Households with two working parents are a fact of life. These days, according to the United States Bureau of Labor Statistics, both parents work in 60 percent of families, and 56 percent of preschoolers are in day care centers during the day. A well-run facility can be a wonderful experience for small children, providing educational opportunities, socialization with their peers, and nurturing from the staff. But new research suggests there may be one important area in which many day care centers are sorely lacking: ensuring that the kids are getting adequate physical activity.
The study, which took place at Cincinnati Children’s Hospital Medical Center in Ohio, found that fewer than one-third of youngsters enrolled in day care appear to get a sufficient amount of outdoor play time.1 Copeland, Kristen A.; Khoury, Jane C.; and Kalkwarf, Heidi J. “Child Care Center Characteristics Associated With Preschoolers’ Physical Activity.” American Journal of Preventive Medicine. 12 November 2015. Accessed 18 November 2015. http://www.ajpmonline.org/article/S0749-3797(15)00518-8/abstract The subjects were 388 children between the ages of three and six who spent their days at one of 30 different day care centers around the Cincinnati area.
The scientists visited all of these facilities between November 2009 and January 2011. They tracked the children’s physical activity levels using accelerometers, which are used to measure movement. Other points the investigators evaluated were the square footage of the playground, quantity of both indoor and outdoor play equipment, selection of balls available, and number of ride-on toys present.
While the child care centers did have plans in place to get the kids outdoors and active–90 percent of them had two or more sessions of outdoor play time on their schedules–the reality did not even come close. Only 30 percent of the children in full-day programs spent a minimum of 60 minutes outdoors daily. A slightly better 40 percent of the children participated in two outdoor play times a day of shorter durations. And worst of all, close to one-third of the preschoolers, 32 percent, had no outdoor recess whatsoever. Even though some of the day care facilities had open rooms and lots of indoor play equipment, the findings showed that these were not factors that related to an increased level of activity in the kids.
The National Association for Sport and Physical Education, a nonprofit group with the purpose of supporting physical education, recommends that preschoolers get 120 minutes of physical activity every day, which clearly most of the kids in this study are not coming anywhere near. Some parents might not be bothered by their children spending most of the day indoors, thinking that quiet, educational play might be best for their future academic performance. However, that’s not really the case. While there are definite benefits children obtain from listening to stories, working on puzzles, and building with blocks, they receive equally important advantages when they are physically active.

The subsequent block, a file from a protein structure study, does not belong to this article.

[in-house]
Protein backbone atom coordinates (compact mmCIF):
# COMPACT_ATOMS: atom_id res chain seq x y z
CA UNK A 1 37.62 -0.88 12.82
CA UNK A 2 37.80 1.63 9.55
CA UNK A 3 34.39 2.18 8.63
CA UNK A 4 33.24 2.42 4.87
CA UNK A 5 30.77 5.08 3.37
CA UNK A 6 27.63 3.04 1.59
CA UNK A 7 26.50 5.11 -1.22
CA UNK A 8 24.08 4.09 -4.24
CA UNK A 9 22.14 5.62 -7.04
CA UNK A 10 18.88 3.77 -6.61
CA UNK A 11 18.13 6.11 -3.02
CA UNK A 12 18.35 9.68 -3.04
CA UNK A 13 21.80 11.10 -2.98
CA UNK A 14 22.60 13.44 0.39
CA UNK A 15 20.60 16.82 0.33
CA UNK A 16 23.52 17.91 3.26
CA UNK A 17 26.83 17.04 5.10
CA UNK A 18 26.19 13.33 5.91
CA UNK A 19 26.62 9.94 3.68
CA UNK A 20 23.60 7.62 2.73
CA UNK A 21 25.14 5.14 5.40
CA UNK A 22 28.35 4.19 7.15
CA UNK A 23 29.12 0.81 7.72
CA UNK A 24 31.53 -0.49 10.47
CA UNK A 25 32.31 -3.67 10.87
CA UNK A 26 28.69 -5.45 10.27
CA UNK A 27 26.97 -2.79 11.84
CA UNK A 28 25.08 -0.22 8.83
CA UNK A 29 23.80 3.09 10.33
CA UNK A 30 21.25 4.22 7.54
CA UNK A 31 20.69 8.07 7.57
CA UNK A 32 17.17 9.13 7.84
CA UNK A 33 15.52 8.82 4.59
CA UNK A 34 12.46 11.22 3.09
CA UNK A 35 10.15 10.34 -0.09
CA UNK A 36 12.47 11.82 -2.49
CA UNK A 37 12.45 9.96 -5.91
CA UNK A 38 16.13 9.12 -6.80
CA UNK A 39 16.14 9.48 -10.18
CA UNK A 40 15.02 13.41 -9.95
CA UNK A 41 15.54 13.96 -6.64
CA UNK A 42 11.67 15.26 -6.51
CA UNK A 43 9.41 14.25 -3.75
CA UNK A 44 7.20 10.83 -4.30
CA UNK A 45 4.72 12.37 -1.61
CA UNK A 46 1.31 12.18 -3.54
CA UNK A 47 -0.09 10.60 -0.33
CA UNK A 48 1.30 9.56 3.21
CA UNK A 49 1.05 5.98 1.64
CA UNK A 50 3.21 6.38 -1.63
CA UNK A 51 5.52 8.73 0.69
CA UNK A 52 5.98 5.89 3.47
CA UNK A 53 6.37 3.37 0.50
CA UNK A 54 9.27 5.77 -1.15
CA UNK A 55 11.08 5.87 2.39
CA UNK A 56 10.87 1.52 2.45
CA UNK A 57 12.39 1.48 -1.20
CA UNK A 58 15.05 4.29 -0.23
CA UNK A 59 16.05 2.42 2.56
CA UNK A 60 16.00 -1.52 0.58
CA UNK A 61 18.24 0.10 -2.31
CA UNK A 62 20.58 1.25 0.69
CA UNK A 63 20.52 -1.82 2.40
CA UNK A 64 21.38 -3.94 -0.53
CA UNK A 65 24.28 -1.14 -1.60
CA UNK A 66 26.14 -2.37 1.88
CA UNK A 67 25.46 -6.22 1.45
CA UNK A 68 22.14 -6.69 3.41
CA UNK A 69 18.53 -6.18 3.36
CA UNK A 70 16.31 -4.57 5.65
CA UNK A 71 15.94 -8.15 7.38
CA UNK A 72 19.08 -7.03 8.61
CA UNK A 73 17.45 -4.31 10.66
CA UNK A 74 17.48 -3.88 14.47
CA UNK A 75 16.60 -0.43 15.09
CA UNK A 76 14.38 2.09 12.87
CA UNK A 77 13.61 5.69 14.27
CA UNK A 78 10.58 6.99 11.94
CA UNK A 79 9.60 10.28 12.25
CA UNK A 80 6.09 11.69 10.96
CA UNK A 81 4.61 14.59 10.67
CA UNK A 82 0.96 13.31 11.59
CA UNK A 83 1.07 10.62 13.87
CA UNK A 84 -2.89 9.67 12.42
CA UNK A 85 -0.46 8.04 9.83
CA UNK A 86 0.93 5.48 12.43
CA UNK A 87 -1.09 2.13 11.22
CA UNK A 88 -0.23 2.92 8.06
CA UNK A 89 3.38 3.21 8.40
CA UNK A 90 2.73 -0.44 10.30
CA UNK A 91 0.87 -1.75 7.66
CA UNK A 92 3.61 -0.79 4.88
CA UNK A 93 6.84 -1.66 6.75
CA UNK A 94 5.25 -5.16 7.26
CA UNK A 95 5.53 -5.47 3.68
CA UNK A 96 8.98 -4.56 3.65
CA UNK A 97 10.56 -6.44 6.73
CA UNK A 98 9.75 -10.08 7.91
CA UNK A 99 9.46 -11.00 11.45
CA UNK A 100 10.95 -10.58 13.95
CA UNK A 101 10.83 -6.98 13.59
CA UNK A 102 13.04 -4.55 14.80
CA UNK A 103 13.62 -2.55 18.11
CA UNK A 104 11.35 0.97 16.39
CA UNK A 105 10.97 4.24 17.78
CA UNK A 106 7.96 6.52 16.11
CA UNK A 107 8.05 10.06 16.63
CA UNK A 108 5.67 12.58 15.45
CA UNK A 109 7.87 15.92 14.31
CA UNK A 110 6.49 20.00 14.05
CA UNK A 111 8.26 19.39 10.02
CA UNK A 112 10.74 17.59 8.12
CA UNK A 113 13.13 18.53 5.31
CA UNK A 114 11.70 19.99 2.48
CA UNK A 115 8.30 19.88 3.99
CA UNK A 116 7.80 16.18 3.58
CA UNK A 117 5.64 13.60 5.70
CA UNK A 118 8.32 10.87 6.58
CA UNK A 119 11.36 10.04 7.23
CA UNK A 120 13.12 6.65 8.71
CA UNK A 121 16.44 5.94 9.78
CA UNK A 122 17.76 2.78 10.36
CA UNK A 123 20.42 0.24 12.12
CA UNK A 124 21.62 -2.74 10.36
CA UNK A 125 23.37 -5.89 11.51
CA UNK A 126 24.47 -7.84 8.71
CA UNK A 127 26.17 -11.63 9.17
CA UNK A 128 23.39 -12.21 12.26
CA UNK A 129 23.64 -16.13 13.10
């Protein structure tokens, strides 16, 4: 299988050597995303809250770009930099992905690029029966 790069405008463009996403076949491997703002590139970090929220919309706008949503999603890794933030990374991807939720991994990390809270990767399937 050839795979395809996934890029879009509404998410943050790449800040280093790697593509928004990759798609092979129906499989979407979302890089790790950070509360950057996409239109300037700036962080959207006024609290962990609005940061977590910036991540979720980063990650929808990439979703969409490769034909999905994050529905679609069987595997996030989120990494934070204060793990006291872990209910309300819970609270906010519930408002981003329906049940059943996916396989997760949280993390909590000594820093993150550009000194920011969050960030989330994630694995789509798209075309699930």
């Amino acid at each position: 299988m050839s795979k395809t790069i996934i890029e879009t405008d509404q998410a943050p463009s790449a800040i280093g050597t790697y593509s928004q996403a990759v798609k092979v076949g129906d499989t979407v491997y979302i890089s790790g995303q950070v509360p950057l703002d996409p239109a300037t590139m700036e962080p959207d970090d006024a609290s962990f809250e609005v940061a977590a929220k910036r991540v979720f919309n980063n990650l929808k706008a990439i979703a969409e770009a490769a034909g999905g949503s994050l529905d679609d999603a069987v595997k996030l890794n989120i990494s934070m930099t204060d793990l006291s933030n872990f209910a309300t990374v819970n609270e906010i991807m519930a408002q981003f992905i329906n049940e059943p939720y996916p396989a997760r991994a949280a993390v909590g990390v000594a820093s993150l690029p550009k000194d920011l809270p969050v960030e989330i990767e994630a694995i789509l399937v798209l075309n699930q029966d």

Not only is exercise helpful to young children (as it is for all of us) in strengthening bones and muscles, maximizing cardiovascular health, and keeping weight in check, but a 2007 study at the University of Illinois, Urbana showed that it may be a valuable way to improve both attention span and cognitive abilities,2 Castelli, DM; et al. “Physical fitness and academic achievement in third- and fifth-grade students.” Journal of Sport and Exercise Psychology. April 2007. Accessed 19 November 2015. http://www.ncbi.nlm.nih.gov/pubmed/17568069 which will benefit these kids greatly once they are in elementary school and beyond.
So what’s a parent to do if you love your day care center but recognize that your little one is probably not getting outside as often as necessary while you’re at work? One possibility is to schedule a meeting with the director of the facility and discuss the importance of outdoor playtime based on evidence. Another option is to work with the staff to promote exercise and suggest specific activities.
Don’t forget that you can make up for some of this lack of exercise when your child is with you too. After work may not always be ideal with dinner preparation and bedtime looming, but even if all you can do is squeeze in half an hour most days, it will contribute to overall activity time. And put your weekends to good use as well, taking nature walks, bike rides, playing games from your childhood such as running bases and tag, backyard T-ball–the list goes on and on. Whatever you and your child enjoy can be quality time spent together and beneficial for both of you in a multitude of ways.
References [ + ]
|1.||↑||Copeland, Kristen A.; Khoury, Jane C.; and Kalkwarf, Heidi J. “Child Care Center Characteristics Associated With Preschoolers’ Physical Activity.” American Journal of Preventive Medicine. 12 November 2015. Accessed 18 November 2015. http://www.ajpmonline.org/article/S0749-3797(15)00518-8/abstract|
|2.||↑||Castelli, DM; et al. “Physical fitness and academic achievement in third- and fifth-grade students.” Journal of Sport and Exercise Psychology. April 2007. Accessed 19 November 2015. http://www.ncbi.nlm.nih.gov/pubmed/17568069|